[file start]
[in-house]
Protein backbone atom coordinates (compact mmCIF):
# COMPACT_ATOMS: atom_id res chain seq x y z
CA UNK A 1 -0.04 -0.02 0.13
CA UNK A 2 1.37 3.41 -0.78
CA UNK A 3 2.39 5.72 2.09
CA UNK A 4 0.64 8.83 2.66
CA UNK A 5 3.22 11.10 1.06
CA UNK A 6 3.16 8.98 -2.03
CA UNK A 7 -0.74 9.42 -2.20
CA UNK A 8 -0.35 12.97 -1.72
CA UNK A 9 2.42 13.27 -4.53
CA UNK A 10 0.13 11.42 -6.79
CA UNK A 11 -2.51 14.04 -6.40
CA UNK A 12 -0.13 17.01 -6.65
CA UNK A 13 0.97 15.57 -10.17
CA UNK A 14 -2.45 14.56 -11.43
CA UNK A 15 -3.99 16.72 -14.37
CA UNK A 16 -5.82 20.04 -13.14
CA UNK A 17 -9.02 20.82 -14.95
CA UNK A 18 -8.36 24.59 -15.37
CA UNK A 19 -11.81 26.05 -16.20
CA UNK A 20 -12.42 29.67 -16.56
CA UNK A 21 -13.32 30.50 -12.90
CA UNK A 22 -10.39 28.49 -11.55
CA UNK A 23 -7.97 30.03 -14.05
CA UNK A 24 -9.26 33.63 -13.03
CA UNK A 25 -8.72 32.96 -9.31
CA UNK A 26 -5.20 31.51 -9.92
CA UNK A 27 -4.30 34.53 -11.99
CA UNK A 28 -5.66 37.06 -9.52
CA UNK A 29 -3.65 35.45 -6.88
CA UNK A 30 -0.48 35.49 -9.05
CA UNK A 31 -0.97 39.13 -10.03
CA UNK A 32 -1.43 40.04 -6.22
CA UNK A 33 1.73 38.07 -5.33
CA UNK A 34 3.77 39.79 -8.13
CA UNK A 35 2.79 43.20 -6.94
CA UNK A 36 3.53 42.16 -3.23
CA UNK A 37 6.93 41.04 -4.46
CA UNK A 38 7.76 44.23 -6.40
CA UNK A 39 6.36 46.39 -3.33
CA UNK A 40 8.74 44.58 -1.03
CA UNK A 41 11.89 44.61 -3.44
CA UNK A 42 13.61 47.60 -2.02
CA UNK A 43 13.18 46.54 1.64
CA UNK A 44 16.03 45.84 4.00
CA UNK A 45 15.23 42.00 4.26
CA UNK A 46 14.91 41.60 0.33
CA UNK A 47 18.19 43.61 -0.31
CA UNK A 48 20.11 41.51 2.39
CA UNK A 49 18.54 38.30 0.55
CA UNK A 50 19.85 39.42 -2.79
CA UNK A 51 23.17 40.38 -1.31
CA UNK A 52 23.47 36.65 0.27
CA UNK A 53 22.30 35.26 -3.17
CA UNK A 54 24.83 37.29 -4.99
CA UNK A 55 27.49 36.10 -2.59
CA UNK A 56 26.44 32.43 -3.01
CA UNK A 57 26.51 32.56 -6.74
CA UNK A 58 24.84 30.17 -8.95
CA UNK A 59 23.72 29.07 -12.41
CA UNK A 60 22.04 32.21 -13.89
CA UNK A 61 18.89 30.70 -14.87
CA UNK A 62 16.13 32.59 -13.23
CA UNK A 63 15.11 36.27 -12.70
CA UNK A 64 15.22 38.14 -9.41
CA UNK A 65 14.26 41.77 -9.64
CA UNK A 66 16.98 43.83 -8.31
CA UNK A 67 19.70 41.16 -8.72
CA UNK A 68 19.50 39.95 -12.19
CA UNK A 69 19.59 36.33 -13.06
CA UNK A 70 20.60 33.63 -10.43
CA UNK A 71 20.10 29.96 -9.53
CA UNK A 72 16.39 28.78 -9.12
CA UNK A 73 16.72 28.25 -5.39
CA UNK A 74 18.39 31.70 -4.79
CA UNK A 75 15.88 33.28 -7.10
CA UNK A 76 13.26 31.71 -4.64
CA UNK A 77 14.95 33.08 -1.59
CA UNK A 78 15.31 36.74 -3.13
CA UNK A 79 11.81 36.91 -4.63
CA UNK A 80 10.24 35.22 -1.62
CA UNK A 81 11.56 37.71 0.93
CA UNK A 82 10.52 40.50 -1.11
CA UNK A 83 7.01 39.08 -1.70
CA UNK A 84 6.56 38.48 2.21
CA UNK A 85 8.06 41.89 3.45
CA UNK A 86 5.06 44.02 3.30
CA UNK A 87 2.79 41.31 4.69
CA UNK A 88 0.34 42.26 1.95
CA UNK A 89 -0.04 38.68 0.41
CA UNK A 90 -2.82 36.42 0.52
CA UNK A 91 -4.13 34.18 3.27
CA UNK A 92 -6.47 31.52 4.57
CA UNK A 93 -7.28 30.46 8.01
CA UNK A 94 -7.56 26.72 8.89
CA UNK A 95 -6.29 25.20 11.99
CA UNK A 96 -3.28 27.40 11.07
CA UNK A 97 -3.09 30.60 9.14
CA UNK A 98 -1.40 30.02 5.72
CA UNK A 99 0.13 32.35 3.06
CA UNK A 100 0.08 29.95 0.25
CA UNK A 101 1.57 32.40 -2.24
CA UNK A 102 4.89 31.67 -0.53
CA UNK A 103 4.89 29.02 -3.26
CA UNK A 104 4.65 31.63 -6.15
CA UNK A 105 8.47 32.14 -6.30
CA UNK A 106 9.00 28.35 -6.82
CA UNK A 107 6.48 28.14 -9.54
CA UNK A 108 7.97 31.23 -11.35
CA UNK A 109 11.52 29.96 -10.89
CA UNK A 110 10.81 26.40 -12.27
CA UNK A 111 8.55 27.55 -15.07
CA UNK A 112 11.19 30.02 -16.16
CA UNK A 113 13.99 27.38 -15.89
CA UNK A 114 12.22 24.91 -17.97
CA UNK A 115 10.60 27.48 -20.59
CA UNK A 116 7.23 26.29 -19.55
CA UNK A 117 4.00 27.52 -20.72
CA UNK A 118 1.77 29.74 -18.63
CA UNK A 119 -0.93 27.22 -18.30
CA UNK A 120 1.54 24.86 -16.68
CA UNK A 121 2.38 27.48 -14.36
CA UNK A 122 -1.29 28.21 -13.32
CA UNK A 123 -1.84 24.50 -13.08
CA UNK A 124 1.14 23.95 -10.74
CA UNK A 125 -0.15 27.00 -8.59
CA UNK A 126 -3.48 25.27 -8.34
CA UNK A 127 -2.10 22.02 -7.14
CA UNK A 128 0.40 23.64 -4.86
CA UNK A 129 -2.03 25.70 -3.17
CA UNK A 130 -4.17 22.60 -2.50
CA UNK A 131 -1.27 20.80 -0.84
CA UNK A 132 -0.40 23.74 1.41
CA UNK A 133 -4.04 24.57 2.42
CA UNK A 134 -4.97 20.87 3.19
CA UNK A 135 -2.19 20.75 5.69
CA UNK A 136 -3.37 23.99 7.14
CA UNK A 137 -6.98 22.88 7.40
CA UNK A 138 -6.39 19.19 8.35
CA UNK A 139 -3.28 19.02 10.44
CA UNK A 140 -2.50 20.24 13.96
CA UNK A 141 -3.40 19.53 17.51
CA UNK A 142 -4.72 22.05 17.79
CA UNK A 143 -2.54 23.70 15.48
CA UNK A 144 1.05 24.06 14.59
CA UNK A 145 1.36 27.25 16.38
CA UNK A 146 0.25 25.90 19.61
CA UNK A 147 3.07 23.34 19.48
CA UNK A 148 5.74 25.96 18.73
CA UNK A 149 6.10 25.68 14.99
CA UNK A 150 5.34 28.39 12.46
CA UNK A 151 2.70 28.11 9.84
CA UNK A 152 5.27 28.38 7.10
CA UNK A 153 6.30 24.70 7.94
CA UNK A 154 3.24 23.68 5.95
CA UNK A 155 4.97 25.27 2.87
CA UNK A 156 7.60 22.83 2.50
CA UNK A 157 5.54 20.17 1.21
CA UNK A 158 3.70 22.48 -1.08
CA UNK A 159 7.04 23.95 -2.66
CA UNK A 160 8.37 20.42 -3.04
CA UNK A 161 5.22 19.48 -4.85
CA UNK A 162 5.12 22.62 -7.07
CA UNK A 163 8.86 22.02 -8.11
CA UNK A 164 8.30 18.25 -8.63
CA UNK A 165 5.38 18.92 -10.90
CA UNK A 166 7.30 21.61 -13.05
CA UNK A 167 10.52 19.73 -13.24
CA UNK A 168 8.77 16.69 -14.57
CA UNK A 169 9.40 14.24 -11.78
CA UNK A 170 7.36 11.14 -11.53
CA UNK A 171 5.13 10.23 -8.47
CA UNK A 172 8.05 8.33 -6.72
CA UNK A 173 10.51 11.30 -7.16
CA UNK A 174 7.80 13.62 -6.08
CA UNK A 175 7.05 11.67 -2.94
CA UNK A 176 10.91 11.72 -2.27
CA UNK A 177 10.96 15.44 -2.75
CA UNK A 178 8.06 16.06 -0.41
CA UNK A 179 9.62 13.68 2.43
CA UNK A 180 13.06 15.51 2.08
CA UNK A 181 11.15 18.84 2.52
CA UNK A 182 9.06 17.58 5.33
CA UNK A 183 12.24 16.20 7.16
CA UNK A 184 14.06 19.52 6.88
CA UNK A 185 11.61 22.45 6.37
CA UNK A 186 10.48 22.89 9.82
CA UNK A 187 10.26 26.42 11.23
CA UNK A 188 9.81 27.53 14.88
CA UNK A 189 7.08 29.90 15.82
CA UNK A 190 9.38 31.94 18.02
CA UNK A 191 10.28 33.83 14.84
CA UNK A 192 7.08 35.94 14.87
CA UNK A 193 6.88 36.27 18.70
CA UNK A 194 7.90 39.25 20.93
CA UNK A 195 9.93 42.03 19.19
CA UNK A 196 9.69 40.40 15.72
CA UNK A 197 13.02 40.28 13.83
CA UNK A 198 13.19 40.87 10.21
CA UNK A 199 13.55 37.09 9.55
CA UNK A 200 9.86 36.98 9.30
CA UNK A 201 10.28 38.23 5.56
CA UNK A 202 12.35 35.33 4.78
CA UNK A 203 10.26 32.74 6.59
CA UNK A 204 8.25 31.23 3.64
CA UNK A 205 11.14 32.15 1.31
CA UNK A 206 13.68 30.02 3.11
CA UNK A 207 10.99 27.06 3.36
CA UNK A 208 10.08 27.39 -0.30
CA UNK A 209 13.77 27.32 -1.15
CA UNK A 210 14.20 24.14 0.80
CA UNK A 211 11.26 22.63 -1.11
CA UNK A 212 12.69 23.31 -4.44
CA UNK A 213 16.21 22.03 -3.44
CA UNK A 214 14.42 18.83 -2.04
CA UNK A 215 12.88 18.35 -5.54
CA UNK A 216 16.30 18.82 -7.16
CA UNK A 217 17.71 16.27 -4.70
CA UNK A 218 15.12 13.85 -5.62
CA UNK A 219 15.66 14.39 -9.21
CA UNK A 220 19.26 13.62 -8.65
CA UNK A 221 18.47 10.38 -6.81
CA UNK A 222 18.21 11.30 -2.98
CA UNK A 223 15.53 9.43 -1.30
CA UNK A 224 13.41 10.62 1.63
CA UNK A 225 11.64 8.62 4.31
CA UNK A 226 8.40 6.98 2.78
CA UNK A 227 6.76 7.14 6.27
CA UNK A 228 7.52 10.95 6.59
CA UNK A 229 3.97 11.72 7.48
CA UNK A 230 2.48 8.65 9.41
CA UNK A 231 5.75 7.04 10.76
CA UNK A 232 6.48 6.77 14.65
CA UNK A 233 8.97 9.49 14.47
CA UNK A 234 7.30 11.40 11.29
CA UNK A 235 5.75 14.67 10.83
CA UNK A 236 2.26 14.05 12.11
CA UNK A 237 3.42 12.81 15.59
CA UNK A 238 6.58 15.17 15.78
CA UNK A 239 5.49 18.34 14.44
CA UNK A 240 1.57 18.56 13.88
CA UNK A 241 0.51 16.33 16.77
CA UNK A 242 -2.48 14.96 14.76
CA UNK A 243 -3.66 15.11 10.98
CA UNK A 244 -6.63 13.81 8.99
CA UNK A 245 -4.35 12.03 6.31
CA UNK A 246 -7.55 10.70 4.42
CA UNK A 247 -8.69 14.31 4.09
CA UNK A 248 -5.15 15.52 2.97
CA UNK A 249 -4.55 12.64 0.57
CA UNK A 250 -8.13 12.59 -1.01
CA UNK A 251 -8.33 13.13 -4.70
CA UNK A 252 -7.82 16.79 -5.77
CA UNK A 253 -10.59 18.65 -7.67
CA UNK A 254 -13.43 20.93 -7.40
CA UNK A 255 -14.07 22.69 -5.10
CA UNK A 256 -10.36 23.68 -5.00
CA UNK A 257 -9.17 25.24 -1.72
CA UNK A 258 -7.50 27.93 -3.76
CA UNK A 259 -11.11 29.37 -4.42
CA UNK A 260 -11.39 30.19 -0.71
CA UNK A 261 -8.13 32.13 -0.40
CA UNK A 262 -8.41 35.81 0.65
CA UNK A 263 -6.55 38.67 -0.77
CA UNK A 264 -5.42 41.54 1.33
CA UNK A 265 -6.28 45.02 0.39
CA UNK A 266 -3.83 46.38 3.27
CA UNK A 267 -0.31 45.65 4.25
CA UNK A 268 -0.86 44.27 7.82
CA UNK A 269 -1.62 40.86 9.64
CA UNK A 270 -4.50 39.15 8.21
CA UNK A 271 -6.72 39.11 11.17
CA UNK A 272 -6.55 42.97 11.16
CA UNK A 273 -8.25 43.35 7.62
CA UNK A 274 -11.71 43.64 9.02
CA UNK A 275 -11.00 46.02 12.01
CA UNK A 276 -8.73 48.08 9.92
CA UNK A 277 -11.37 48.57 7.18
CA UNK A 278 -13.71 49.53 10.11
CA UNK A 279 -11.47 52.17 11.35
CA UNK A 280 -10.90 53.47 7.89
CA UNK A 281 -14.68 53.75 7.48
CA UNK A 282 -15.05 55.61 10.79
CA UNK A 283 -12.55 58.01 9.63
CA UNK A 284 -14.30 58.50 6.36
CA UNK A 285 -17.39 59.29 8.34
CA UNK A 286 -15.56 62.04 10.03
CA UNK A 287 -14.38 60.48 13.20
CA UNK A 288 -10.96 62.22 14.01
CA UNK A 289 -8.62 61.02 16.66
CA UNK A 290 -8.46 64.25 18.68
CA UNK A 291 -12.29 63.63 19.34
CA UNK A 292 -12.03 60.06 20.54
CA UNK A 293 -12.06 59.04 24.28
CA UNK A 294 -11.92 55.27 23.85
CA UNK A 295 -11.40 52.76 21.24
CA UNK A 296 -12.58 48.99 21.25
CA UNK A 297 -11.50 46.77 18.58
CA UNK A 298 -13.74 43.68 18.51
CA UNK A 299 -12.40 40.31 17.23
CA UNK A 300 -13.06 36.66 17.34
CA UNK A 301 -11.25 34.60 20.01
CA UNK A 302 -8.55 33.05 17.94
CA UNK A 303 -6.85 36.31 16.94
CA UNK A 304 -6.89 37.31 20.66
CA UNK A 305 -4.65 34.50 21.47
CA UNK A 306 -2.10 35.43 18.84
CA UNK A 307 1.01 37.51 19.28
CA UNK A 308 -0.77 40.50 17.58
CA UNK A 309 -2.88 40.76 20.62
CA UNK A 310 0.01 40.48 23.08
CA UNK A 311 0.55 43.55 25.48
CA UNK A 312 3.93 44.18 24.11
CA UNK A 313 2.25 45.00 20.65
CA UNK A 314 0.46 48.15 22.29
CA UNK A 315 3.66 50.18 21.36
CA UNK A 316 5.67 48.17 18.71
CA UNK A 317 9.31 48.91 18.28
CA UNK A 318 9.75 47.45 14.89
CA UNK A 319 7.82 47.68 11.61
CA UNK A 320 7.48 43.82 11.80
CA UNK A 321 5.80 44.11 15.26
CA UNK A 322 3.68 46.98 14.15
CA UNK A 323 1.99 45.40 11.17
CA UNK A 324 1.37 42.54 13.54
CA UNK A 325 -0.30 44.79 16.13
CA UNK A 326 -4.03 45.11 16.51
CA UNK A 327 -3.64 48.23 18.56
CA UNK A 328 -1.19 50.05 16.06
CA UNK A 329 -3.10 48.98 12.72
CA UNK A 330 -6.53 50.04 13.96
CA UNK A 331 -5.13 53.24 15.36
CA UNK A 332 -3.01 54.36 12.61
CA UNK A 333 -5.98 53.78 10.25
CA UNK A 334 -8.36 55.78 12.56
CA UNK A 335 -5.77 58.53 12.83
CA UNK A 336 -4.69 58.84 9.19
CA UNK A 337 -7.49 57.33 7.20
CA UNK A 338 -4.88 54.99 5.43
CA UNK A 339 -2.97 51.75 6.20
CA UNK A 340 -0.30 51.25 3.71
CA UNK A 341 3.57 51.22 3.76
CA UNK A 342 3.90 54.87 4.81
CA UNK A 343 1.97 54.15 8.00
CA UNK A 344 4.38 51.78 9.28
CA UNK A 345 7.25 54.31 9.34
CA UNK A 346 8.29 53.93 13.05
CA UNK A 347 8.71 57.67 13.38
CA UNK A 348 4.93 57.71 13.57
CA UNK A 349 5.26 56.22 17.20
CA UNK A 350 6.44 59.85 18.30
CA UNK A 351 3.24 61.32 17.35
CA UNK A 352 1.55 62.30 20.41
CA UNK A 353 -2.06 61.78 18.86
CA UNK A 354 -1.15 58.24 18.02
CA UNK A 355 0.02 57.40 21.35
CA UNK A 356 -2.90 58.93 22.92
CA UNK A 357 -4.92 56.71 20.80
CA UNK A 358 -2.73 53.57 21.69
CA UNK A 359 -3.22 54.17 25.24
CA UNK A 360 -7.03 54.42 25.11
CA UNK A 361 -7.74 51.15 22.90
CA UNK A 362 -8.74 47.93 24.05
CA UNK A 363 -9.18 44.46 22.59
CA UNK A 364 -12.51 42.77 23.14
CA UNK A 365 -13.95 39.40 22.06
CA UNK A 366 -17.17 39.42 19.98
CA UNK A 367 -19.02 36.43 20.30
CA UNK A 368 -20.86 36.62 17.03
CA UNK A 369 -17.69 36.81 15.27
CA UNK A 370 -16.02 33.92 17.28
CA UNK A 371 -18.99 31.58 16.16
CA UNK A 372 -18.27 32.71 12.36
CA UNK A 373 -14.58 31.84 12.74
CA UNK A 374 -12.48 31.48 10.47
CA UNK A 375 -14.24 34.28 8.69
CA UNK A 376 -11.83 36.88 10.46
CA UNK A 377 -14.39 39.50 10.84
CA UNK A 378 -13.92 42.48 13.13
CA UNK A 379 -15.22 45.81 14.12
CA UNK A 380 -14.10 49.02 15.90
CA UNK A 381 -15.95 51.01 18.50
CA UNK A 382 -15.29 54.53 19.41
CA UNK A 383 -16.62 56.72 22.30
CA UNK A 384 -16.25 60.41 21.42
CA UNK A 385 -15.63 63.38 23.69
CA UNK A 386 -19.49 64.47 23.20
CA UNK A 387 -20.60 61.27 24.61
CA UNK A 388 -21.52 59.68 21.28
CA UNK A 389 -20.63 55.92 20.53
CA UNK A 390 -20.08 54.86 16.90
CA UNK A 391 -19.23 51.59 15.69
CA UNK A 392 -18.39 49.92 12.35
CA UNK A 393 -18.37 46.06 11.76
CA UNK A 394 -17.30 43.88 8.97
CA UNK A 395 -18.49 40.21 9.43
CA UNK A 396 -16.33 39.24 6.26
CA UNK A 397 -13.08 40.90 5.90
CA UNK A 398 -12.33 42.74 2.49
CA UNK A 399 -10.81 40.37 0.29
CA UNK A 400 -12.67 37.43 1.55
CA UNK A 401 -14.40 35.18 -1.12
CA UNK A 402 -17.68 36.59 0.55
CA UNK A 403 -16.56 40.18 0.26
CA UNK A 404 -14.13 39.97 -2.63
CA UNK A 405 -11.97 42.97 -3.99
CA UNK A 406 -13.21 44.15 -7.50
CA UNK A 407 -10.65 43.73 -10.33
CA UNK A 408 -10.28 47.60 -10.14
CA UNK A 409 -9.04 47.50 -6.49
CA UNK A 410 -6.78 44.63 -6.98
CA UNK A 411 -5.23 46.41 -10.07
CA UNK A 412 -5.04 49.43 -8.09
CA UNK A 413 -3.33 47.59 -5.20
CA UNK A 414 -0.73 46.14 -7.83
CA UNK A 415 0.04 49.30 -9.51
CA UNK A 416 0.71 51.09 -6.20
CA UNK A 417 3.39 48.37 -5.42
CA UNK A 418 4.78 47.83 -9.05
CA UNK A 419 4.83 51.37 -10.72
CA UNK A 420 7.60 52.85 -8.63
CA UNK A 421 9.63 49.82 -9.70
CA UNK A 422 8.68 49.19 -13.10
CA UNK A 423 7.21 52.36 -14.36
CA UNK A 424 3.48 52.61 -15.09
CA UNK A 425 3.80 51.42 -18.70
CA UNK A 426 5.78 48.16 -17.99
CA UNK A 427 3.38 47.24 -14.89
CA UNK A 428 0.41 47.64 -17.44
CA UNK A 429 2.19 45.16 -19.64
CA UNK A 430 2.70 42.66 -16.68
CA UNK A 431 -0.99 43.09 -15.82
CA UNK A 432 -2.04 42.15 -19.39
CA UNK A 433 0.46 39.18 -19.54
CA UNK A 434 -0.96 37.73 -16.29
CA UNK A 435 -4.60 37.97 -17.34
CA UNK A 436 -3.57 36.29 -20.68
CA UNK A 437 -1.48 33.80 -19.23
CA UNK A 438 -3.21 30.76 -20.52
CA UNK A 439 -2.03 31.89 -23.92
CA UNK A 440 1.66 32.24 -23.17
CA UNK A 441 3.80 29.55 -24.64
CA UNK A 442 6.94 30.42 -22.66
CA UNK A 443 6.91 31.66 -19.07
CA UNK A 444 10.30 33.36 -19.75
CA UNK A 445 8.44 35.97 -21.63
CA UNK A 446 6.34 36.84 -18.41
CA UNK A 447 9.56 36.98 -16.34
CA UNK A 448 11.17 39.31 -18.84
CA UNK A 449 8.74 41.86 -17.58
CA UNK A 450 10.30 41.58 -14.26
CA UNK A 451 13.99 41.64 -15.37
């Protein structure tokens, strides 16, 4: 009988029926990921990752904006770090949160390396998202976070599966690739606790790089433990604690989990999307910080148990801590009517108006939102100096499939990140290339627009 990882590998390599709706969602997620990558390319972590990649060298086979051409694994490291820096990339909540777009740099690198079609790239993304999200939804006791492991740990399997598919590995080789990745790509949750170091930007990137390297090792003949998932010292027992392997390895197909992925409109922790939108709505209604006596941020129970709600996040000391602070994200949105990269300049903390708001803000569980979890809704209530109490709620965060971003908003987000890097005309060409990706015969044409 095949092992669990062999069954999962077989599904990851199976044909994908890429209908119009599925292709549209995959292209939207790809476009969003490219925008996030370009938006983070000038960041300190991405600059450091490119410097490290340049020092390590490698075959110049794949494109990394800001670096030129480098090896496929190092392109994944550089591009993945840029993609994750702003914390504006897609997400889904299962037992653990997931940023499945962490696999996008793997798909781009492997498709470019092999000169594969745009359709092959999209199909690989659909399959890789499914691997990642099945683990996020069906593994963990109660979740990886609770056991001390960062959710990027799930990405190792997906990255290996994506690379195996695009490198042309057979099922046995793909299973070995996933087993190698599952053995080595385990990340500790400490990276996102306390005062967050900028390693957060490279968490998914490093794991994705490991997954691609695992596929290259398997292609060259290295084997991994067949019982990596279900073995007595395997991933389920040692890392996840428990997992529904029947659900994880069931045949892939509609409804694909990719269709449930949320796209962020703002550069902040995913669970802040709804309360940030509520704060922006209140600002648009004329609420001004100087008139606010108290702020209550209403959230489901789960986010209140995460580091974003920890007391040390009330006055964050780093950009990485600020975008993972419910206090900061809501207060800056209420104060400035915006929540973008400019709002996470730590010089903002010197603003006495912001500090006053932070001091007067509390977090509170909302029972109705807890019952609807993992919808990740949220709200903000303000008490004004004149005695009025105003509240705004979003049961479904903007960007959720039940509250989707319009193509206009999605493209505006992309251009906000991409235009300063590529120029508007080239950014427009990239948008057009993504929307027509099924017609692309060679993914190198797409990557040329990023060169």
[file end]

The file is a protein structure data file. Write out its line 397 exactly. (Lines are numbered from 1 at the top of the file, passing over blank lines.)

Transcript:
CA UNK A 394 -17.30 43.88 8.97